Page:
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Human directed aggression in Brazilian domestic cats: owner reported prevalence, contexts and risk factors

Ramos, Daniela and Mills, Daniel Simon (2009) Human directed aggression in Brazilian domestic cats: owner reported prevalence, contexts and risk factors. Journal of Feline Medicine and Surgery, 11 (10). pp. 835-841. ISSN 1098-612X

Full content URL: http://dx.doi.org/10.1016/j.jfms.2009.04.006

Full text not available from this repository.

Item Type:Article
Item Status:Live Archive

Abstract

Aggression by cats towards humans is a serious behavioural, welfare and public health problem, although owners may believe it is an inevitable part of cat ownership. There has been little scientific investigation of the risk factors associated with this problem. One hundred and seven owners in the Sao Paulo region of Brazil, took part in a survey aimed at investigating the perceived prevalence of the problem, defining the most common contexts of human directed aggression and identifying associated potential risk factors. Human directed aggression occurred in 49.5 of cats and was most commonly associated with situations involving petting and play, followed by protection of a resource, when startled, when observing an unfamiliar animal and least commonly when unfamiliar people were present. Pedigree status, neuter status, a history of early trauma, sensitivity to being stroked, the absence of other cats in the home, relationship with other animals, level of background activity at home, access to the outside and tendency to be alone (meaning tendency to staying far from the family members) were all associated with an increased risk in one or more context. However, sex, age, age when acquired, source of pet, attachment to a specific household member, type of domestic accommodation, relationship with another cat if present and contact with other animals did not appear to increase the risk. The results suggest sensitivity to being stroked and background levels of stress in the home are the most pervasive risk factors, and future research should aim to investigate these factors further. These data are of relevance when advising owners about the risk and development of this problem. c 2009 ESFM and AAFP.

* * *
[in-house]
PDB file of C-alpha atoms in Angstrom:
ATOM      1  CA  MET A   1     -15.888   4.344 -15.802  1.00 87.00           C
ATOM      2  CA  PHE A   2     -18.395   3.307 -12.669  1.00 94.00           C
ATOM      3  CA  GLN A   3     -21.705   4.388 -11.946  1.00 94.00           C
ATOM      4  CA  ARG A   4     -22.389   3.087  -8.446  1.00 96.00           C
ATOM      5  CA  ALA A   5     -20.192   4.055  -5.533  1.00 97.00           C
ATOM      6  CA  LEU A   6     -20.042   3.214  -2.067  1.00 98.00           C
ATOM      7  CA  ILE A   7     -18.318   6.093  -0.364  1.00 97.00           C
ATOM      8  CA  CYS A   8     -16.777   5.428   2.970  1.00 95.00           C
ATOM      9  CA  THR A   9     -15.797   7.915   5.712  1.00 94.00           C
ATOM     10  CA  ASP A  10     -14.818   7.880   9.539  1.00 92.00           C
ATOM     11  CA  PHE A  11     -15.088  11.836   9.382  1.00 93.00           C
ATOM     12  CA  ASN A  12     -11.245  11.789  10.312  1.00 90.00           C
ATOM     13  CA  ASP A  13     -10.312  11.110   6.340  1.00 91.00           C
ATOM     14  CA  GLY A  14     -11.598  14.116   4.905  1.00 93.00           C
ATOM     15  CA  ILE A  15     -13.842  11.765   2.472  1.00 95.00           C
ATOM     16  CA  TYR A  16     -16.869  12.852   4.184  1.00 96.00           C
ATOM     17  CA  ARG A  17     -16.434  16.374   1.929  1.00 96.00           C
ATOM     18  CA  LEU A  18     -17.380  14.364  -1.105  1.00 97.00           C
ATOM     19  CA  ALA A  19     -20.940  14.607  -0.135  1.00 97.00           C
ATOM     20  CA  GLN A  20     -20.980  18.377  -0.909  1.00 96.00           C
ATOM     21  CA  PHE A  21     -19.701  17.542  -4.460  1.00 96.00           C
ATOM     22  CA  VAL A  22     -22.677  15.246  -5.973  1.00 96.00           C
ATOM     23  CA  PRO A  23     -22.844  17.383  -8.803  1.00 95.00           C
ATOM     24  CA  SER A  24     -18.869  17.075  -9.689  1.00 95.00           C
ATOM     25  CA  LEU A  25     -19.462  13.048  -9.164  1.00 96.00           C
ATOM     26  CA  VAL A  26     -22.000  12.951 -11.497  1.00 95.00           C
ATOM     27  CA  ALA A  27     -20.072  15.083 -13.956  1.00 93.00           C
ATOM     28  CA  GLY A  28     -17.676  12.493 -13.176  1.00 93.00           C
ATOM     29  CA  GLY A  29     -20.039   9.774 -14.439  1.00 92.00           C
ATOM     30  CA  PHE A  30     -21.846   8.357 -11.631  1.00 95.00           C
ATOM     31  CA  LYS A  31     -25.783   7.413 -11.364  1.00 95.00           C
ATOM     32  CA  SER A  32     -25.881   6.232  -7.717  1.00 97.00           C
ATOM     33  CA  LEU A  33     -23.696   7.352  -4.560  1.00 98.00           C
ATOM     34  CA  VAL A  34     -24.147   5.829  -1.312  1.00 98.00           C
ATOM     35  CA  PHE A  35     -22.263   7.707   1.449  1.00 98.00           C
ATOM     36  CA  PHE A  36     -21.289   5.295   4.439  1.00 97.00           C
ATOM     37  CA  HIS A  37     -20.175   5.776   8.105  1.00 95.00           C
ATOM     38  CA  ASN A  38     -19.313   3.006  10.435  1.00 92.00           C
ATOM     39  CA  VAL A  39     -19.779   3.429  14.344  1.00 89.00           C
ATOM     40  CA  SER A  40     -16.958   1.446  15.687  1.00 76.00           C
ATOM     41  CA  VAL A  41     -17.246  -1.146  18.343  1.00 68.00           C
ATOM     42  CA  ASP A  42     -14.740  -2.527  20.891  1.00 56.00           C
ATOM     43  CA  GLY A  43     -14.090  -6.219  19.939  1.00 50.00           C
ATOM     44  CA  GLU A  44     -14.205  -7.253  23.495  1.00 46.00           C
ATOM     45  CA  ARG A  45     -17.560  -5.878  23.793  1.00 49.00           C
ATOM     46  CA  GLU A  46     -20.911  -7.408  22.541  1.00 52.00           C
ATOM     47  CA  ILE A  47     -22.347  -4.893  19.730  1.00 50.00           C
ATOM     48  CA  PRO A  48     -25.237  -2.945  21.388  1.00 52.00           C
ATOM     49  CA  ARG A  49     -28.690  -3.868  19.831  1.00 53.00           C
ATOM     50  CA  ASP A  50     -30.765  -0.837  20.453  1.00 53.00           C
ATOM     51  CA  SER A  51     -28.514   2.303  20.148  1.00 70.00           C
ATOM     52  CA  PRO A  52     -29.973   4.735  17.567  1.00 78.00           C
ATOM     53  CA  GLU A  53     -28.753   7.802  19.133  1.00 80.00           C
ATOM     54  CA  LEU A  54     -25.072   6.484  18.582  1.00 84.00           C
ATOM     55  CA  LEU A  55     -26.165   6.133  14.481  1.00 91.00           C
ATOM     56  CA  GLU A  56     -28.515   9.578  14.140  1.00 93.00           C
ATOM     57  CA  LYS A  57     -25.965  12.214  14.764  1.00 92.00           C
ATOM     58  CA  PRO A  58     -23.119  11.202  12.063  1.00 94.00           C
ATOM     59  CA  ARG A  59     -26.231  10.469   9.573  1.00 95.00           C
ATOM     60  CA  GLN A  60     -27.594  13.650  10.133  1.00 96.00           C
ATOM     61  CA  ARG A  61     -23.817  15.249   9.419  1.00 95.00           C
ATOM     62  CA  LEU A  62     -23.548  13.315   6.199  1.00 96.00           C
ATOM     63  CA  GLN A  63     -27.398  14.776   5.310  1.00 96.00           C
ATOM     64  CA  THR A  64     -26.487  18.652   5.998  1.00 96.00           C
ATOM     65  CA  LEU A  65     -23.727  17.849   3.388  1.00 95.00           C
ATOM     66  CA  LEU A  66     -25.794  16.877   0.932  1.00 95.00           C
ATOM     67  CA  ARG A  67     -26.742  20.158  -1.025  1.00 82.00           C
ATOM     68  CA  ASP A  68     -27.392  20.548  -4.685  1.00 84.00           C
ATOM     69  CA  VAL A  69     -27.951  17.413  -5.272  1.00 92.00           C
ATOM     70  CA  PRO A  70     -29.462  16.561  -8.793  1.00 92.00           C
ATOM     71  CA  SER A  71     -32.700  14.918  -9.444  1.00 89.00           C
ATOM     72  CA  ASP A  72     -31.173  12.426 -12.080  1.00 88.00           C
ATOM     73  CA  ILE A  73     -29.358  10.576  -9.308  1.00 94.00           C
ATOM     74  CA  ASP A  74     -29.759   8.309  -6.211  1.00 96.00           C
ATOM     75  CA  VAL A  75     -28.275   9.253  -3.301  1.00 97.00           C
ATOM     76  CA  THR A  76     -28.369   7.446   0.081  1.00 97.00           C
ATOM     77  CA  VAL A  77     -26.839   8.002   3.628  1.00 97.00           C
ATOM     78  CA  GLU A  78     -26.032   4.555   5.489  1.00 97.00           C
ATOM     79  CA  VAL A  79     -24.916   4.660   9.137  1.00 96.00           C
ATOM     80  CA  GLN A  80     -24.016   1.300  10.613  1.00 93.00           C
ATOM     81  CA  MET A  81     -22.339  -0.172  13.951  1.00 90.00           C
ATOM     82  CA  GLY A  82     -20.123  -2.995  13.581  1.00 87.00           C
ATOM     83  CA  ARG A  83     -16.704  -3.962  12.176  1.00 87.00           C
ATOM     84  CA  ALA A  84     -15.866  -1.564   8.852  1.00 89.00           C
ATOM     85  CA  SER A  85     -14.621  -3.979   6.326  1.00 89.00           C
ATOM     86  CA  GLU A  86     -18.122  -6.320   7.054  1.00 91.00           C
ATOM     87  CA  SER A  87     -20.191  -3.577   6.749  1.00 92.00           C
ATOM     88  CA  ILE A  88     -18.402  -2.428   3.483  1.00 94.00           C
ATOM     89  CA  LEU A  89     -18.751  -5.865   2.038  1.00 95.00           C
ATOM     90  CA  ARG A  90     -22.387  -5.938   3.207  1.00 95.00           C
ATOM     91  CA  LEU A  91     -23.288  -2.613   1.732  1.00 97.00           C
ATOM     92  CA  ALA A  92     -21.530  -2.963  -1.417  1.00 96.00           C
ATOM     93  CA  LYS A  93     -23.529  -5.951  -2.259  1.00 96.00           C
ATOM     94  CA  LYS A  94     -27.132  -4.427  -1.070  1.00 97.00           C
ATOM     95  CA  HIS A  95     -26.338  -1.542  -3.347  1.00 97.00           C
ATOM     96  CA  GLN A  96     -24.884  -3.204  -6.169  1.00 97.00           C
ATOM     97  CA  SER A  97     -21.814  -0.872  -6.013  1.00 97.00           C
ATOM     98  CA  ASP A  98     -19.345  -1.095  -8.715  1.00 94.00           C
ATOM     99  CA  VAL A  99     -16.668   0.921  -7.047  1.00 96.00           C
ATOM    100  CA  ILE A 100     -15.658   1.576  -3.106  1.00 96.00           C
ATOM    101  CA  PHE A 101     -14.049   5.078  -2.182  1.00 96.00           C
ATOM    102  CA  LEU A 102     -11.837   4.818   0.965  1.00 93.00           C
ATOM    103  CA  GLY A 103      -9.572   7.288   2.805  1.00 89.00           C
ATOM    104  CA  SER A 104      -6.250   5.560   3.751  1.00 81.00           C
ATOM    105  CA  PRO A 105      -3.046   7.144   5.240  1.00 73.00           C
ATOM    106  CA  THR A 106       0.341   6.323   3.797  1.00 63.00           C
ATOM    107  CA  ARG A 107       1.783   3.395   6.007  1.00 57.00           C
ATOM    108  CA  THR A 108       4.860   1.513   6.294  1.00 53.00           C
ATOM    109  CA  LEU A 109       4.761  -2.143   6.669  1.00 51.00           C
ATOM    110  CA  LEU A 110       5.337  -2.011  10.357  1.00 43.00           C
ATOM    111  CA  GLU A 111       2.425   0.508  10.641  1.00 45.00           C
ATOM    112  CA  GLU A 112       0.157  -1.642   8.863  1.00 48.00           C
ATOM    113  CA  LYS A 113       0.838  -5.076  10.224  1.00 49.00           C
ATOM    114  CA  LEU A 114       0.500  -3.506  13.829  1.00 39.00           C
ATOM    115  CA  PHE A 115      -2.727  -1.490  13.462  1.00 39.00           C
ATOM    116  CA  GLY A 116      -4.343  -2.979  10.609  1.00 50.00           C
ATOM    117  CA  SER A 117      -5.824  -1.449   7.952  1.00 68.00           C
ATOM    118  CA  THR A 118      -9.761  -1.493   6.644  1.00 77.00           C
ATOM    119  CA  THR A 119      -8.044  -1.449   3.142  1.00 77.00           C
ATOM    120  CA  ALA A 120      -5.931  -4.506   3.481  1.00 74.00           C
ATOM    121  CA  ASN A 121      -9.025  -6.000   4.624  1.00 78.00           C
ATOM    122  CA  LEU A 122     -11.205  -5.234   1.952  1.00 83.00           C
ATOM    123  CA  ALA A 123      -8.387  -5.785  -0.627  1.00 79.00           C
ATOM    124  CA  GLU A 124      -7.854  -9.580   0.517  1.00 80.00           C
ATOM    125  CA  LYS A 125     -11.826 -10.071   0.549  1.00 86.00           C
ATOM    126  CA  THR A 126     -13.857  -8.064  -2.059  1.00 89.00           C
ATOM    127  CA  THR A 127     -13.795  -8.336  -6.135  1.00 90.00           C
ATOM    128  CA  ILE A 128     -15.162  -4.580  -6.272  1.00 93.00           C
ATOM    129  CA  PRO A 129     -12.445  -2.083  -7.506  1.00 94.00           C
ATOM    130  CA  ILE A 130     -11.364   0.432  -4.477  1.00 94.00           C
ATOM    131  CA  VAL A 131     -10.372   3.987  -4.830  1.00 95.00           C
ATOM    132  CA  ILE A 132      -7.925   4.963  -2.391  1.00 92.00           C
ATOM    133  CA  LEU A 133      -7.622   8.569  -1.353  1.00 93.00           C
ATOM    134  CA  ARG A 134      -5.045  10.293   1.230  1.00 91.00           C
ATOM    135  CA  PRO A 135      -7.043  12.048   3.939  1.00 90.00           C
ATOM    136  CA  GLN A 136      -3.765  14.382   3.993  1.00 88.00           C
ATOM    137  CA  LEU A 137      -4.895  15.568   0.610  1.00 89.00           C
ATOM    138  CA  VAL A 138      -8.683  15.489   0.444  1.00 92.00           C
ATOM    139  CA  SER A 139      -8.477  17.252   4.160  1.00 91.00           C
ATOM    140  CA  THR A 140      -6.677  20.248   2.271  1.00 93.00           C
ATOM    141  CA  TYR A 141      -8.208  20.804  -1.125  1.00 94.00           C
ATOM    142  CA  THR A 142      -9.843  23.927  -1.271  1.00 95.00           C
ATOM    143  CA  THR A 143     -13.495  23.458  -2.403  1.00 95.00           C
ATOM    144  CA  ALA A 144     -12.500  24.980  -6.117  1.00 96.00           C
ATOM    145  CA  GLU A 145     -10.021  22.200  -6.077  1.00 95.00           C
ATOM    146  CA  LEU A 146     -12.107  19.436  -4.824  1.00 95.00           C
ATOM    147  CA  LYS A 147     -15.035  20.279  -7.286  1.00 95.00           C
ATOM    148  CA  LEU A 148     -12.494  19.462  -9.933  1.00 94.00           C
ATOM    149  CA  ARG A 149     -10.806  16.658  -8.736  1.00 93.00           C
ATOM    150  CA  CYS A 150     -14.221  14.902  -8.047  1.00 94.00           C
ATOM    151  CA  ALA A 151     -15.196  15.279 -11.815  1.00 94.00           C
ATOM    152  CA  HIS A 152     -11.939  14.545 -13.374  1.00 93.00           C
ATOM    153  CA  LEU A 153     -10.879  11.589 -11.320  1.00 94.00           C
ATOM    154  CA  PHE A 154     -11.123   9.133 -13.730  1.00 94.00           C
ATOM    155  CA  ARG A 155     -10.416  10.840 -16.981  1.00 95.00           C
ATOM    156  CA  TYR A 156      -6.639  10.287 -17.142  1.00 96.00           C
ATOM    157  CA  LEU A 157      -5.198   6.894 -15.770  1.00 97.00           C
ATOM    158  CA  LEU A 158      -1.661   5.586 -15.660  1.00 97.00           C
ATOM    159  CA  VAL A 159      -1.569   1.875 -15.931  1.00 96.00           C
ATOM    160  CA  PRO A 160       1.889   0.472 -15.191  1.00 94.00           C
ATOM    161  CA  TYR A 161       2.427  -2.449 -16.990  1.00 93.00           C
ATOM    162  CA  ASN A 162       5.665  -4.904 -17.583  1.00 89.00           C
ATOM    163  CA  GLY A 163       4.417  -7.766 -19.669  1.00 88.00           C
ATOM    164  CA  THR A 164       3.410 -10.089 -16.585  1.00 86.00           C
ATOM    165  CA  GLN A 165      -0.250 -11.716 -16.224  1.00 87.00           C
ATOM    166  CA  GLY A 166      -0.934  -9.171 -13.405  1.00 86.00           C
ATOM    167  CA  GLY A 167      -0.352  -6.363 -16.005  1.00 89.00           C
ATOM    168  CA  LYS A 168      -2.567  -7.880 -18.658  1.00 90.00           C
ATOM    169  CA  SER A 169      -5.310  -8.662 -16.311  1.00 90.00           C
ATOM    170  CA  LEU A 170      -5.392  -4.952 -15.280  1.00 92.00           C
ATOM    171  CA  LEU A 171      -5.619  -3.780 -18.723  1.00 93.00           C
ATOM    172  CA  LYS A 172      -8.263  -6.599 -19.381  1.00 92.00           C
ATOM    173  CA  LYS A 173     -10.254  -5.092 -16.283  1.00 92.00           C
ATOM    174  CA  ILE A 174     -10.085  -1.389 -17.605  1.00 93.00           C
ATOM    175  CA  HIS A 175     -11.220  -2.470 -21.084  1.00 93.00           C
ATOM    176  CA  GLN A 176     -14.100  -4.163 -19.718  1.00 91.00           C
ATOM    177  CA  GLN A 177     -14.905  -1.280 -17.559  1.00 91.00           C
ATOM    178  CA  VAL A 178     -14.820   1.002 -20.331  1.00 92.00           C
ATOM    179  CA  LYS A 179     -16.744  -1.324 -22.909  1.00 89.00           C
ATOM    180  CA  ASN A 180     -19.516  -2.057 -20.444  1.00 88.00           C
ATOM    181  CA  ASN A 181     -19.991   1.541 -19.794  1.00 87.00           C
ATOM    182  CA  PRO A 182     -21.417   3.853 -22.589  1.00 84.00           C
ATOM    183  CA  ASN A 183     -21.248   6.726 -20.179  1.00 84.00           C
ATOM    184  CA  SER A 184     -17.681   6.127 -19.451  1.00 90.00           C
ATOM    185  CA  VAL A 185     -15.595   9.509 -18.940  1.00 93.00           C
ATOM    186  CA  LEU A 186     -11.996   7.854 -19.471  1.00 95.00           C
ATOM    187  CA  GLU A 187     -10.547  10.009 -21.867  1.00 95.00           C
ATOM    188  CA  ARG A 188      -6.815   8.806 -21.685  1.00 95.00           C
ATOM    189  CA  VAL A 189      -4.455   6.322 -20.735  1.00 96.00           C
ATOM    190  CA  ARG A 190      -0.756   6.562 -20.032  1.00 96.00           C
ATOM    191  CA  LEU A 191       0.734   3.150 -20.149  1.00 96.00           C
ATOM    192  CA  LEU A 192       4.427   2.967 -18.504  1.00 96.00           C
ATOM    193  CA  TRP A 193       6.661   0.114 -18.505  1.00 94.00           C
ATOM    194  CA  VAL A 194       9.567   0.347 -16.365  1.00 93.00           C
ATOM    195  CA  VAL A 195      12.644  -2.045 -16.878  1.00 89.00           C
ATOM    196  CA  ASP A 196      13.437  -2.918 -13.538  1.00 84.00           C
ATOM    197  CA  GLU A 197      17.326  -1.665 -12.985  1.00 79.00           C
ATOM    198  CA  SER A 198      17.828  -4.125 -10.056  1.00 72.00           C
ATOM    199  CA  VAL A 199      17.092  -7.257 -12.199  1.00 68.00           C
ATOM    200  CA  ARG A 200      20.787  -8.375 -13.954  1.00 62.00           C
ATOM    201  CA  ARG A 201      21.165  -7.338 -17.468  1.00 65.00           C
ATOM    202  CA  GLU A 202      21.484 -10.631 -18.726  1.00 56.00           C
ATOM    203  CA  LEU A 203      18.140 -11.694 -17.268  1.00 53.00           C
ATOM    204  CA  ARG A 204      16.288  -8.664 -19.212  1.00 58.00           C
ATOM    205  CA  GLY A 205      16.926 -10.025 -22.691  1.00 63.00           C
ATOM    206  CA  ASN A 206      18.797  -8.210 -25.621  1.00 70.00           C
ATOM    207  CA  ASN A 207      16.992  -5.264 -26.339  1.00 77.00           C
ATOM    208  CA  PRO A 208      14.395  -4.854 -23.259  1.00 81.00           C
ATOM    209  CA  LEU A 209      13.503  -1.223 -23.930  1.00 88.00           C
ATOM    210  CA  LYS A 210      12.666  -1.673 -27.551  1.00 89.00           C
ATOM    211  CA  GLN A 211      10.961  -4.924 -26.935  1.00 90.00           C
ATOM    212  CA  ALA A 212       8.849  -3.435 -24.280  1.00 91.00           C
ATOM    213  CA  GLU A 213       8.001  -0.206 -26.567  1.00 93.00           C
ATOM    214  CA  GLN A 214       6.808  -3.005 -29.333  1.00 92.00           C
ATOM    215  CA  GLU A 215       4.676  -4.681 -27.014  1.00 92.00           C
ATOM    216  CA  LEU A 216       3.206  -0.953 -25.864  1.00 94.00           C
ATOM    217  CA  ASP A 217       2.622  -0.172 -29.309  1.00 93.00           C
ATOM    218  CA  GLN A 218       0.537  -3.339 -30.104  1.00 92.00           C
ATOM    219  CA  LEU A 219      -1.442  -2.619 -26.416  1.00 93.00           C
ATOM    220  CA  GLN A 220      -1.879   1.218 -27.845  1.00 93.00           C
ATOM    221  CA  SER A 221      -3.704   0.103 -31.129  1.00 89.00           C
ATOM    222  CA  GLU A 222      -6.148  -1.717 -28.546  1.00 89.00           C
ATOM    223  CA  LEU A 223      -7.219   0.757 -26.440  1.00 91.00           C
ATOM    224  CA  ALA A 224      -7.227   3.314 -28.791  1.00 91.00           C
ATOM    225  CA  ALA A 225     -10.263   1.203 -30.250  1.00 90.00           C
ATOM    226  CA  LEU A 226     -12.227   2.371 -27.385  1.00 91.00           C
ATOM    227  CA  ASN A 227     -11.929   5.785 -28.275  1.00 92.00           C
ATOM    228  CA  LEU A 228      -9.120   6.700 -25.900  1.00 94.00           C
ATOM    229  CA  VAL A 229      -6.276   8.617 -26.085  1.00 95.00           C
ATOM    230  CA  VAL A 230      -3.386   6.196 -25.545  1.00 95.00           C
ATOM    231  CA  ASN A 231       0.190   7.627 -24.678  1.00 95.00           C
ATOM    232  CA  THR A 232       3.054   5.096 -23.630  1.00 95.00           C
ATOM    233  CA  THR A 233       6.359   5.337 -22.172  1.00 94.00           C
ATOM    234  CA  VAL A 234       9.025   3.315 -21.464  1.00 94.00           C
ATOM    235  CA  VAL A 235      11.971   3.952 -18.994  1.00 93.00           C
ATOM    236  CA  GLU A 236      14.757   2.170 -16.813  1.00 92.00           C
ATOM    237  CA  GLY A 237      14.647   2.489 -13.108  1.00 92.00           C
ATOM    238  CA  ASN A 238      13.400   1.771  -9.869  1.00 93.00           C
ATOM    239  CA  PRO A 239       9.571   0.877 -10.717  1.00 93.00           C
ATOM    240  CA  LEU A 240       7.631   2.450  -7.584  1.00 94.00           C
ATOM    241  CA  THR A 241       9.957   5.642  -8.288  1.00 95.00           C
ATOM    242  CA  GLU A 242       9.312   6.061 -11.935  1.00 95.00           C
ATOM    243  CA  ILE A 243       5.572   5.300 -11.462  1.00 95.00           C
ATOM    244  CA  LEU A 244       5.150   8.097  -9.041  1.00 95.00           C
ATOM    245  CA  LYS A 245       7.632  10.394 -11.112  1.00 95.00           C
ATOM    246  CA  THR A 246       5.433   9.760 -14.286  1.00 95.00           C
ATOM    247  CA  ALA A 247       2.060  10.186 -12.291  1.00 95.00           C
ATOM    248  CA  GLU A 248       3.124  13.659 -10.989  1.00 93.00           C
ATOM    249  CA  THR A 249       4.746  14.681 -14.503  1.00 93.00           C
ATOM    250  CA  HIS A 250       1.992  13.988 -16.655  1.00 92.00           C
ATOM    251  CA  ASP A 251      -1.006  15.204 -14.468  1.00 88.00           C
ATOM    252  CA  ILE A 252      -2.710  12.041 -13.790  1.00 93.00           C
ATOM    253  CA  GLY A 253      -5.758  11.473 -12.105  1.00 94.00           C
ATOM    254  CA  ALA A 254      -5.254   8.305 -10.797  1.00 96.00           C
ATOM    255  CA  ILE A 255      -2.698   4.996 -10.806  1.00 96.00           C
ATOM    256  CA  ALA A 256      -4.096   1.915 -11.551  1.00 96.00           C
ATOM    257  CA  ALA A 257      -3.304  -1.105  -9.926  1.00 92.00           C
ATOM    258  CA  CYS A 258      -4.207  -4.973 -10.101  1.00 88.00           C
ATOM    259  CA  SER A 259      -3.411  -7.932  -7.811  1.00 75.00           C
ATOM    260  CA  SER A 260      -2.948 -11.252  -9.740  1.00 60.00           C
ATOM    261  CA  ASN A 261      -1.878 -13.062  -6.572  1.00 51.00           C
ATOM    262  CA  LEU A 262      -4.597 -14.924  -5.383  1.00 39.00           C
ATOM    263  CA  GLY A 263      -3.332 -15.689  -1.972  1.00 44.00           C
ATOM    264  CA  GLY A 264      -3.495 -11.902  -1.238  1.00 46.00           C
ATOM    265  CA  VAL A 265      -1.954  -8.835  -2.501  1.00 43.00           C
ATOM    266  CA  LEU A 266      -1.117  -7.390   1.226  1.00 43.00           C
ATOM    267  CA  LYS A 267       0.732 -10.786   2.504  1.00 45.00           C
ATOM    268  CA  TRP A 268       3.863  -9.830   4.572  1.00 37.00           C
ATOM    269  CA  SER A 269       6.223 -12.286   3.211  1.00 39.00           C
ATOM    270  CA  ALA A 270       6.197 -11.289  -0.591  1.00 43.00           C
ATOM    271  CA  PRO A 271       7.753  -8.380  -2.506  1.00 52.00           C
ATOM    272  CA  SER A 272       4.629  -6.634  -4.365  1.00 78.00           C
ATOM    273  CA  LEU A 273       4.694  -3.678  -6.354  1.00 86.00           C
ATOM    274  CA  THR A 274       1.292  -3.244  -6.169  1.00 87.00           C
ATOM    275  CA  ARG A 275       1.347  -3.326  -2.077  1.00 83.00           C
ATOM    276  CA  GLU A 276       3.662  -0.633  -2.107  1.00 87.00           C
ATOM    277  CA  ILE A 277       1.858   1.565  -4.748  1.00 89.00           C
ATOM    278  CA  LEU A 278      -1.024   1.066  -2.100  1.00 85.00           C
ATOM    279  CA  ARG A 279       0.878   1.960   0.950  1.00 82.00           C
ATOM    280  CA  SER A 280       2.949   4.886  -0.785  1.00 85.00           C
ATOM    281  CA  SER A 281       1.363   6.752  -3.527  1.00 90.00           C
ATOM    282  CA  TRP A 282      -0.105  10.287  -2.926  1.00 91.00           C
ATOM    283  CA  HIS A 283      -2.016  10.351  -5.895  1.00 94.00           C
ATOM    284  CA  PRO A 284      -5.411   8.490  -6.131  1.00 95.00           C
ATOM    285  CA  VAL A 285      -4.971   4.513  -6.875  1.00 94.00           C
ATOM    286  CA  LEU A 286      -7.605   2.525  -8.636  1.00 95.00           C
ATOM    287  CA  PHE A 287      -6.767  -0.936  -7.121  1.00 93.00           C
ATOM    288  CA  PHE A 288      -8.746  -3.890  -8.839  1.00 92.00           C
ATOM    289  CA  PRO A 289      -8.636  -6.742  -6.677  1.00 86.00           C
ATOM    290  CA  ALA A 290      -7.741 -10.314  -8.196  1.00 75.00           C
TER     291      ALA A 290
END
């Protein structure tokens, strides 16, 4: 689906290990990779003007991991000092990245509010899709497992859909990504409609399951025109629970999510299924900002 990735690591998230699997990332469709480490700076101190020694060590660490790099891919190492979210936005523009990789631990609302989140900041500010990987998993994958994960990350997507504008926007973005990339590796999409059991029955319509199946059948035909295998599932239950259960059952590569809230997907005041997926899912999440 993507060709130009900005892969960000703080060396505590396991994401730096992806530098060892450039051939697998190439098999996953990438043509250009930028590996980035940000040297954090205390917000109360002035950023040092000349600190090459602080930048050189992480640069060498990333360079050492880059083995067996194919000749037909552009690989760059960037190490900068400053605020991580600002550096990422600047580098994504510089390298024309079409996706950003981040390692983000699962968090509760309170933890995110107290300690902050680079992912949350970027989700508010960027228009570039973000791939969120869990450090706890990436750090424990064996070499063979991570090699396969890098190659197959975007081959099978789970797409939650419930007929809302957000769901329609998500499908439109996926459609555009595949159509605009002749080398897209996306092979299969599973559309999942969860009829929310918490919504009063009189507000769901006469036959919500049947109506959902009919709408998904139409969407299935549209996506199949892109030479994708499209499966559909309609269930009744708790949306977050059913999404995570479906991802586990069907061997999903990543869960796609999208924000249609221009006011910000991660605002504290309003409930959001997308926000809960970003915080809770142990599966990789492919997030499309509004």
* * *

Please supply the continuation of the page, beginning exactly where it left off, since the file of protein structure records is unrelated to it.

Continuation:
Keywords:aggression, animal, animal behavior, article, Brazil, cat, female, male, object relation, prevalence, psychological aspect, questionnaire, risk factor, Aggression, Animals, Behavior, Animal, Bonding, Human-Pet, Cats, Questionnaires, Risk Factors, Animalia, Felis catus
Subjects:D Veterinary Sciences, Agriculture and related subjects > D300 Animal Science
D Veterinary Sciences, Agriculture and related subjects > D328 Animal Welfare
Divisions:College of Science > School of Life Sciences
ID Code:9043
Deposited On:06 May 2013 11:26

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